Close this search box.

Easter & The Triumph of the Lamb

In anticipation of Easter, I want to explore the revelation John received as he went to worship on the Lord’s Day.

John worshipped, Jesus appeared, John collapsed.

Christ revives John and then gives him a revelation – thus the title of the book – of the present age and the end of the ages.

As we hop into John’s vision, keep in mind that what the apostle sees is not a literal report from the future. It’s not as if a paper boy tossed a futuristic newspaper across time to land on John’s doorstep.

No, the Book of Revelation has seven sections that symbolically describe the Last Days – the period between Christ’s first coming at Christmas and his second coming on the Day of Judgment. Each of these seven sections run parallel to one another. And each section takes a deeper dive into the Last Days events. Think of it as seven different camera angels shooting the same scene. Each offers a different perspective on the history, and each progressive scene ‘zooms in’ a little more.


The Lamb Is the Answer

In Revelation 5, John has been escorted—as a guest—into heaven’s throne room immediately after the crucifixion.

One commentator describes it like this: “John is summoned to the control room at Supreme HQ.” (The Message of Revelation by Michael Wilcock) What he sees there is an angel posing a question—proclaiming it really—for all of creation: “Who is worthy to open the scroll and break its seals? (v. 2)”

You have to understand—and I’ll get into this more in a moment—that this old scroll tells everything about the history of the world—past and future. God wrote all these things down, and then he closed the book and sealed it shut with seven seals.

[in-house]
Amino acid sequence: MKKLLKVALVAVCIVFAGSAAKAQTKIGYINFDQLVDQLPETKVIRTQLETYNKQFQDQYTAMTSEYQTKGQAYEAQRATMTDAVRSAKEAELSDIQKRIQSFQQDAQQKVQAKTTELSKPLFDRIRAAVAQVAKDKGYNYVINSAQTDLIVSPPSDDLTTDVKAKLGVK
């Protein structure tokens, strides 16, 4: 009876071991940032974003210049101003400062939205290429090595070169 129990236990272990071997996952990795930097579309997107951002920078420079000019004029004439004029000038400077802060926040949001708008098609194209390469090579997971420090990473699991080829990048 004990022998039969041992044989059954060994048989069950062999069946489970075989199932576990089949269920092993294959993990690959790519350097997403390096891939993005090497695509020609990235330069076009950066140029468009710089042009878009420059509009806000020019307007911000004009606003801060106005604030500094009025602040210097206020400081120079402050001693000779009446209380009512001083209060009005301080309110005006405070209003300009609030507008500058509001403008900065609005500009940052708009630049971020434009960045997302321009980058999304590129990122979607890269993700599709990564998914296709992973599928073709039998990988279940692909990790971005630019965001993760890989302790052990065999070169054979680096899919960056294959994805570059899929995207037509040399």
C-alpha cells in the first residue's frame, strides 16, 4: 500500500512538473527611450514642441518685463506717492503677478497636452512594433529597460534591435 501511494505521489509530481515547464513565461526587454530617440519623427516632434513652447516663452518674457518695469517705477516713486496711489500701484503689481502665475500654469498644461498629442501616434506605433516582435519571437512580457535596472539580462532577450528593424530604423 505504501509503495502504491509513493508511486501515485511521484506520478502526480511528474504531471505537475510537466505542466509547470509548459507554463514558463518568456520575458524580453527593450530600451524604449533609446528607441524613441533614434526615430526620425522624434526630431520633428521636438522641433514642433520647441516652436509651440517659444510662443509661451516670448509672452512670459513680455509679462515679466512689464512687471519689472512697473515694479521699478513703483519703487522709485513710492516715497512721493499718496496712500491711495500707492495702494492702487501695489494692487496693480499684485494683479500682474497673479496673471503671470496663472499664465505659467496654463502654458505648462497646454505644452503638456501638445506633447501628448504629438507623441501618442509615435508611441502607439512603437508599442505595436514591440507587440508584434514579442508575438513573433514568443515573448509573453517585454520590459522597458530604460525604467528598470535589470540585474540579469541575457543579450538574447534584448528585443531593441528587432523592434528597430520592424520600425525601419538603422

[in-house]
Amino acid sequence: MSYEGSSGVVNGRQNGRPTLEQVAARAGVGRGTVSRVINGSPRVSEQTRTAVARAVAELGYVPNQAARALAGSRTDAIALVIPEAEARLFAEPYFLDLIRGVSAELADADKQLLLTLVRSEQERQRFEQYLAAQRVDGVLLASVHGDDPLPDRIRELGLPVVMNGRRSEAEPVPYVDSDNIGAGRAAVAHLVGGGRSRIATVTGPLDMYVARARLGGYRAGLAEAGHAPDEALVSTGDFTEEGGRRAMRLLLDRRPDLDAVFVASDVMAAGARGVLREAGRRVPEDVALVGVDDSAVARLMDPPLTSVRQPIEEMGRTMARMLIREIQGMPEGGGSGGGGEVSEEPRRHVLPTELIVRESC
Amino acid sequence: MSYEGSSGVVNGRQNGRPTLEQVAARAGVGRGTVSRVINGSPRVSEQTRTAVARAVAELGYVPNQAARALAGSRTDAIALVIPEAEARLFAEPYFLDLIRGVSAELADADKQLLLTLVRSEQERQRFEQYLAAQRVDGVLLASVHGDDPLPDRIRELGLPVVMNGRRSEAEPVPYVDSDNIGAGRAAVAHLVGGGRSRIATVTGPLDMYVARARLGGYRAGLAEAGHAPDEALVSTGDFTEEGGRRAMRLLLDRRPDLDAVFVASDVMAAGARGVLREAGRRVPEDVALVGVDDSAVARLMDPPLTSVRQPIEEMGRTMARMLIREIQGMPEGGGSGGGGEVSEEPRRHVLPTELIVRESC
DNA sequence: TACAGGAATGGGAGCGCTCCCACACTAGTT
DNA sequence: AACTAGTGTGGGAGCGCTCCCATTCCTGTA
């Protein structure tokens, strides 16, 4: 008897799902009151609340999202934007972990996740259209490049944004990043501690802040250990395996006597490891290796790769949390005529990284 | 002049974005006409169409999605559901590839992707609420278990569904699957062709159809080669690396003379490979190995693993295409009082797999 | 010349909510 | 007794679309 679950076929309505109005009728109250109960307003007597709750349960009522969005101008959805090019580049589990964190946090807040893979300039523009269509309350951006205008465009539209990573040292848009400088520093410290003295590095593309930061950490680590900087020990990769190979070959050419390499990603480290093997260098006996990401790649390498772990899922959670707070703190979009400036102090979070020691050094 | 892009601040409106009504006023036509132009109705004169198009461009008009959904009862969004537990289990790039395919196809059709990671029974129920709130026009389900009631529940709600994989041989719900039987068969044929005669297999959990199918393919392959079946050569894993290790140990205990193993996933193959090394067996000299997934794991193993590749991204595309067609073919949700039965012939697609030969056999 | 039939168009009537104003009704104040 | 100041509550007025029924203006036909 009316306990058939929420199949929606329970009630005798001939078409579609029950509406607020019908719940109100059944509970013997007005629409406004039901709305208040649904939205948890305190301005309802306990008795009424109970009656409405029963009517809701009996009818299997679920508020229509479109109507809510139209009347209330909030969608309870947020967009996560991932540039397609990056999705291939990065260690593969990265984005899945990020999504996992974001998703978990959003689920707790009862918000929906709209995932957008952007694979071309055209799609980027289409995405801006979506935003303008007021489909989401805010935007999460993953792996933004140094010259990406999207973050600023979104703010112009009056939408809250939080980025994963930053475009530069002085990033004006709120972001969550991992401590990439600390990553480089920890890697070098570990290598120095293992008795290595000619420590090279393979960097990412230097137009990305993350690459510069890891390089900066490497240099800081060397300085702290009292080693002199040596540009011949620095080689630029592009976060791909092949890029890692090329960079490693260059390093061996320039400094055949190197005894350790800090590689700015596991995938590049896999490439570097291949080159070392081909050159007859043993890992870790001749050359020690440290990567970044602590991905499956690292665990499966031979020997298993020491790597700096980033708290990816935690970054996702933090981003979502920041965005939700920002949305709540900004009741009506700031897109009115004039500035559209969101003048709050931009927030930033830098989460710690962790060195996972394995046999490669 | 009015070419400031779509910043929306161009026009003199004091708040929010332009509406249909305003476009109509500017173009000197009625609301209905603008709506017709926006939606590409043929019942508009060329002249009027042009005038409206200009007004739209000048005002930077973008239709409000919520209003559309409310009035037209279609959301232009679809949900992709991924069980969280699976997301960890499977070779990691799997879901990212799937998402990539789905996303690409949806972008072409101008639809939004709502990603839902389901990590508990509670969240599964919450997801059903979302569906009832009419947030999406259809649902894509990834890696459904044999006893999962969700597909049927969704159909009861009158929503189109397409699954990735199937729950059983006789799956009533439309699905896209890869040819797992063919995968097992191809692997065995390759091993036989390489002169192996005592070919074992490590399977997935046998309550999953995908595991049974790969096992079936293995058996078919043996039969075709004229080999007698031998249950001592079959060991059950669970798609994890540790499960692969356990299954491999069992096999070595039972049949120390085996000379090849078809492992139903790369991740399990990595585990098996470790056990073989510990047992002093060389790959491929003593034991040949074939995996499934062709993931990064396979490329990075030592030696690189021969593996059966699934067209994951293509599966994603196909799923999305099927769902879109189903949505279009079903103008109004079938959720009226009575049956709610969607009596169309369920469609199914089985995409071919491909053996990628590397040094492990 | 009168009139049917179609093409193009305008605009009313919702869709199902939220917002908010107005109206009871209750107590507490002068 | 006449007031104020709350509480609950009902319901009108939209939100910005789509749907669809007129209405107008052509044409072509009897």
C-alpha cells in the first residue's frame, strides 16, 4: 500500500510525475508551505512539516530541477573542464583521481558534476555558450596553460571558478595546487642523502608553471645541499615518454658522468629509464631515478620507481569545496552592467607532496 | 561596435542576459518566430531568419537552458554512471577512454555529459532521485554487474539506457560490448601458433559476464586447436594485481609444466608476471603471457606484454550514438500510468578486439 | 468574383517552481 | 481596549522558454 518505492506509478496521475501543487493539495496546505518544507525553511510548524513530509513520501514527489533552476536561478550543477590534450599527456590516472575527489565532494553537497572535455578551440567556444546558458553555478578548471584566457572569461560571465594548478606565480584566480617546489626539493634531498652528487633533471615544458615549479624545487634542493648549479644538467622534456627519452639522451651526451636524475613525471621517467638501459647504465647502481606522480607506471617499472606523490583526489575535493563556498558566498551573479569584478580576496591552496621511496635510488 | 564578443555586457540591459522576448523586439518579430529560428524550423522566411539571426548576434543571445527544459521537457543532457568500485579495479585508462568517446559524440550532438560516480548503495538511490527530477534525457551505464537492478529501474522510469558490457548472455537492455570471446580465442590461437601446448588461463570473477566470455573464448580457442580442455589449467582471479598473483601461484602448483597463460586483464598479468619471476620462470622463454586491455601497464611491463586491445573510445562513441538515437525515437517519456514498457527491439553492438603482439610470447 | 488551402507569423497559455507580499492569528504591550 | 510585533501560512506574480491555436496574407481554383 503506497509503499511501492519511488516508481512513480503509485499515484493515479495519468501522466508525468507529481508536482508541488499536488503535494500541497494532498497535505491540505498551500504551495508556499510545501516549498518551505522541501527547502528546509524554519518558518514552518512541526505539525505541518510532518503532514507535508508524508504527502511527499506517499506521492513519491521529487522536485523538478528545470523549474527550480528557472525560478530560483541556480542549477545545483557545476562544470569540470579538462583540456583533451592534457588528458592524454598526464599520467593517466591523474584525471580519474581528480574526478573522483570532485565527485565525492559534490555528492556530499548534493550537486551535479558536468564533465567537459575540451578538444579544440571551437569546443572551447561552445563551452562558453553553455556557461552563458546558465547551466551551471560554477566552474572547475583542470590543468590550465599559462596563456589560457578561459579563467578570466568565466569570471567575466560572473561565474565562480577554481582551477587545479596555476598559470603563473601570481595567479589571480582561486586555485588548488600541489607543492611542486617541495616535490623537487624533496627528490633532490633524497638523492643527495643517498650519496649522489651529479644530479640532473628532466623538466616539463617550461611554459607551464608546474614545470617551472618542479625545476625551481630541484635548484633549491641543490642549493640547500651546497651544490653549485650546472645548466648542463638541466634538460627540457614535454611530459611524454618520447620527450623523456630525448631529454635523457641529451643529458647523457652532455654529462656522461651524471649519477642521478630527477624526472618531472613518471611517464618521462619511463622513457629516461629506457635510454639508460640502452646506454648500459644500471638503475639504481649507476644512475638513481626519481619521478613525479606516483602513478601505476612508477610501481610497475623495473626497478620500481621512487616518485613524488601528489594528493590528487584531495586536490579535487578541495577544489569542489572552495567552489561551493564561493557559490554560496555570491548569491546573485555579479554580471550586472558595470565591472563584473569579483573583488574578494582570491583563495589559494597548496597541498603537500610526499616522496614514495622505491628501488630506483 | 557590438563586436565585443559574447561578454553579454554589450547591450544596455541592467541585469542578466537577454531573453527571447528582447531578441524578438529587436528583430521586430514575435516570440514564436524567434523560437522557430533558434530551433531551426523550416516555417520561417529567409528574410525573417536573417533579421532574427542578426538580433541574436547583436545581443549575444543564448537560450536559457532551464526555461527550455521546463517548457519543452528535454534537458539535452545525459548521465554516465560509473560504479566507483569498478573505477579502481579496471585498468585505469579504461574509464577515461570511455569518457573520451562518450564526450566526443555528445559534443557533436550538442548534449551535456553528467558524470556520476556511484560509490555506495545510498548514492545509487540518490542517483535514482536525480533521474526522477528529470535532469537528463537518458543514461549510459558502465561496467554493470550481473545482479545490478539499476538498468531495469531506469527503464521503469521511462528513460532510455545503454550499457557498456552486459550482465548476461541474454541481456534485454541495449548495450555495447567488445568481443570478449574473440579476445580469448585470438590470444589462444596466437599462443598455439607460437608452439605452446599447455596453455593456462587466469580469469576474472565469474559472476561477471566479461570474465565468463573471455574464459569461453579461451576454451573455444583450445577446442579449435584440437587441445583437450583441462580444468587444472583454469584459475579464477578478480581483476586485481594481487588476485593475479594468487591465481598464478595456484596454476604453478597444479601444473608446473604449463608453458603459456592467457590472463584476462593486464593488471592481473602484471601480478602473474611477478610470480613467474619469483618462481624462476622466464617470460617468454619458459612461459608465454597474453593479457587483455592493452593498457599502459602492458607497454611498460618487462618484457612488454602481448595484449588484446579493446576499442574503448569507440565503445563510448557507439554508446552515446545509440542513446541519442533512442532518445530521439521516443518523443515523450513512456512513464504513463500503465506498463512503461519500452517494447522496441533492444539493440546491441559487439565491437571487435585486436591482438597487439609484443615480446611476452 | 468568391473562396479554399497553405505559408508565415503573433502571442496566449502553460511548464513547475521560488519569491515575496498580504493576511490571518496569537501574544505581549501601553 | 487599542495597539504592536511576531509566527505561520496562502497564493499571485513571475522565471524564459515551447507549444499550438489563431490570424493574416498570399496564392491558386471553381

The one who can open this scroll is the Lord of all history. So, the angel isn’t just looking for any old fool with a box-cutter who can slice open his package. No, he’s asking: “Who is qualified for this epic task of opening the scroll? Where is the One who has upheld all of God’s laws and earned the approval of heaven? Who is the conqueror who can vanquish the universe’s most diabolical enemy?”

At that moment, all of heaven turns its gaze to the answer. They turn their heads and find themselves staring at—are you ready for this—a solitary lamb (v. 6).


On the Topic of Lambs

Now, concerning lambs. They are not exactly what comes to mind when one ponders triumph, power, and success.

When nations want symbols of potency and power, they look to mighty beasts and birds of prey—the USA has an eagle; the Russian’s a bear;  Korea has a tiger; the British a lion. I mean, professional sports teams are never named after sheep.

Could you imagine The Fighting Lambs running across the gridiron? The Thundering Lambs winning an NBA championship? There’s just nothing you could do to that animal to make it look menacing. Muscles and tatts would not help. There’s just no glory or strength in a lamb’s life.

Yet the Lamb is the central character of John’s vision.

Only an other-worldly kingdom would dare use a lamb as a symbol of triumphant victory! That’s why the answer to the central question of this chapter is the lamb. And here we discover that “the Lamb is worthy.”

But why is he worthy? What is he worthy to do?

Let’s back up for a moment to understand the significance of the Lamb’s appearing.


No One Is Righteous

In the right hand of the Father is a scroll. The content of this scroll is so important that the inability to look at it reduces John to despair (v. 4). The mere thought of it remaining unopened crushes John.

This scroll contains God’s redemptive plan, the fullness of his purposes for judgment and blessing. This is the world’s destiny. BUT it’s bound and cemented shut, barring redemption from being accomplished.

John weeps, because he longs for someone worthy to approach the throne and break these seals. He longs for the story of redemption to find its fulfillment in a Savior. But none are worthy.